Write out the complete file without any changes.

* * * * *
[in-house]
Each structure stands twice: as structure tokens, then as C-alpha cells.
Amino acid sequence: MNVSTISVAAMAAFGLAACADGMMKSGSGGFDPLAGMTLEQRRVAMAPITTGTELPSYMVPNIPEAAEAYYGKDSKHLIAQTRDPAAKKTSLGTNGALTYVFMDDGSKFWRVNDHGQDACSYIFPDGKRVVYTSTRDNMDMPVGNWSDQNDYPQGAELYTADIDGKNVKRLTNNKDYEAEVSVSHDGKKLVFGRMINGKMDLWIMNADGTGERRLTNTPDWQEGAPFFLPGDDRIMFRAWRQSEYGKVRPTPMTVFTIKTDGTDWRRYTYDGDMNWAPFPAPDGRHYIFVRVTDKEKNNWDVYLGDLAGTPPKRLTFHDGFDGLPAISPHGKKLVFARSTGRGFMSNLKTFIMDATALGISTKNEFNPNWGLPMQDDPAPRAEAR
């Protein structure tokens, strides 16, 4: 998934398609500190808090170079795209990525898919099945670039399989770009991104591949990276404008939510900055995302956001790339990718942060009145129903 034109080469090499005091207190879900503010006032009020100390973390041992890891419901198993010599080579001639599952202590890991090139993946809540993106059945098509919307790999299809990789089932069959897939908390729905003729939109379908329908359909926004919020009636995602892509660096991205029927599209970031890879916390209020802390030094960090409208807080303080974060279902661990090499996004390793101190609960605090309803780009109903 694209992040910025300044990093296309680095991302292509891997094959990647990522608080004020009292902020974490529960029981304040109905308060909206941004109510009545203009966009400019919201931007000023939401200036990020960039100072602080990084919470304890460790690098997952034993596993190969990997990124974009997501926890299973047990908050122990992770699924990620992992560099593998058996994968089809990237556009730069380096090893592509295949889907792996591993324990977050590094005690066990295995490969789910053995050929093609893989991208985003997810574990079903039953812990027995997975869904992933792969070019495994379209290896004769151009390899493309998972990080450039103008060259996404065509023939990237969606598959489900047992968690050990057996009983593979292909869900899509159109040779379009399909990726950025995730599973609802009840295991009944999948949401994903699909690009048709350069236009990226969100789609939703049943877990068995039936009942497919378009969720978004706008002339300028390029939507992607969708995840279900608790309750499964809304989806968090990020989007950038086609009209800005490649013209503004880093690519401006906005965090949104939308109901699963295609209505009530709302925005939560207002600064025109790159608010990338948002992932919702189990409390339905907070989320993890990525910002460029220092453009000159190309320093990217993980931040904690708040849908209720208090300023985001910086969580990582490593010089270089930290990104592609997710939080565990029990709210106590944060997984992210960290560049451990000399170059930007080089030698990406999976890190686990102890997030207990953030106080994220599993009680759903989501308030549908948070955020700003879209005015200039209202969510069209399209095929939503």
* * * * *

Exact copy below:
[in-house]
Each structure stands twice: as structure tokens, then as C-alpha cells.
Amino acid sequence: MNVSTISVAAMAAFGLAACADGMMKSGSGGFDPLAGMTLEQRRVAMAPITTGTELPSYMVPNIPEAAEAYYGKDSKHLIAQTRDPAAKKTSLGTNGALTYVFMDDGSKFWRVNDHGQDACSYIFPDGKRVVYTSTRDNMDMPVGNWSDQNDYPQGAELYTADIDGKNVKRLTNNKDYEAEVSVSHDGKKLVFGRMINGKMDLWIMNADGTGERRLTNTPDWQEGAPFFLPGDDRIMFRAWRQSEYGKVRPTPMTVFTIKTDGTDWRRYTYDGDMNWAPFPAPDGRHYIFVRVTDKEKNNWDVYLGDLAGTPPKRLTFHDGFDGLPAISPHGKKLVFARSTGRGFMSNLKTFIMDATALGISTKNEFNPNWGLPMQDDPAPRAEAR
């Protein structure tokens, strides 16, 4: 998934398609500190808090170079795209990525898919099945670039399989770009991104591949990276404008939510900055995302956001790339990718942060009145129903 034109080469090499005091207190879900503010006032009020100390973390041992890891419901198993010599080579001639599952202590890991090139993946809540993106059945098509919307790999299809990789089932069959897939908390729905003729939109379908329908359909926004919020009636995602892509660096991205029927599209970031890879916390209020802390030094960090409208807080303080974060279902661990090499996004390793101190609960605090309803780009109903 694209992040910025300044990093296309680095991302292509891997094959990647990522608080004020009292902020974490529960029981304040109905308060909206941004109510009545203009966009400019919201931007000023939401200036990020960039100072602080990084919470304890460790690098997952034993596993190969990997990124974009997501926890299973047990908050122990992770699924990620992992560099593998058996994968089809990237556009730069380096090893592509295949889907792996591993324990977050590094005690066990295995490969789910053995050929093609893989991208985003997810574990079903039953812990027995997975869904992933792969070019495994379209290896004769151009390899493309998972990080450039103008060259996404065509023939990237969606598959489900047992968690050990057996009983593979292909869900899509159109040779379009399909990726950025995730599973609802009840295991009944999948949401994903699909690009048709350069236009990226969100789609939703049943877990068995039936009942497919378009969720978004706008002339300028390029939507992607969708995840279900608790309750499964809304989806968090990020989007950038086609009209800005490649013209503004880093690519401006906005965090949104939308109901699963295609209505009530709302925005939560207002600064025109790159608010990338948002992932919702189990409390339905907070989320993890990525910002460029220092453009000159190309320093990217993980931040904690708040849908209720208090300023985001910086969580990582490593010089270089930290990104592609997710939080565990029990709210106590944060997984992210960290560049451990000399170059930007080089030698990406999976890190686990102890997030207990953030106080994220599993009680759903989501308030549908948070955020700003879209005015200039209202969510069209399209095929939503």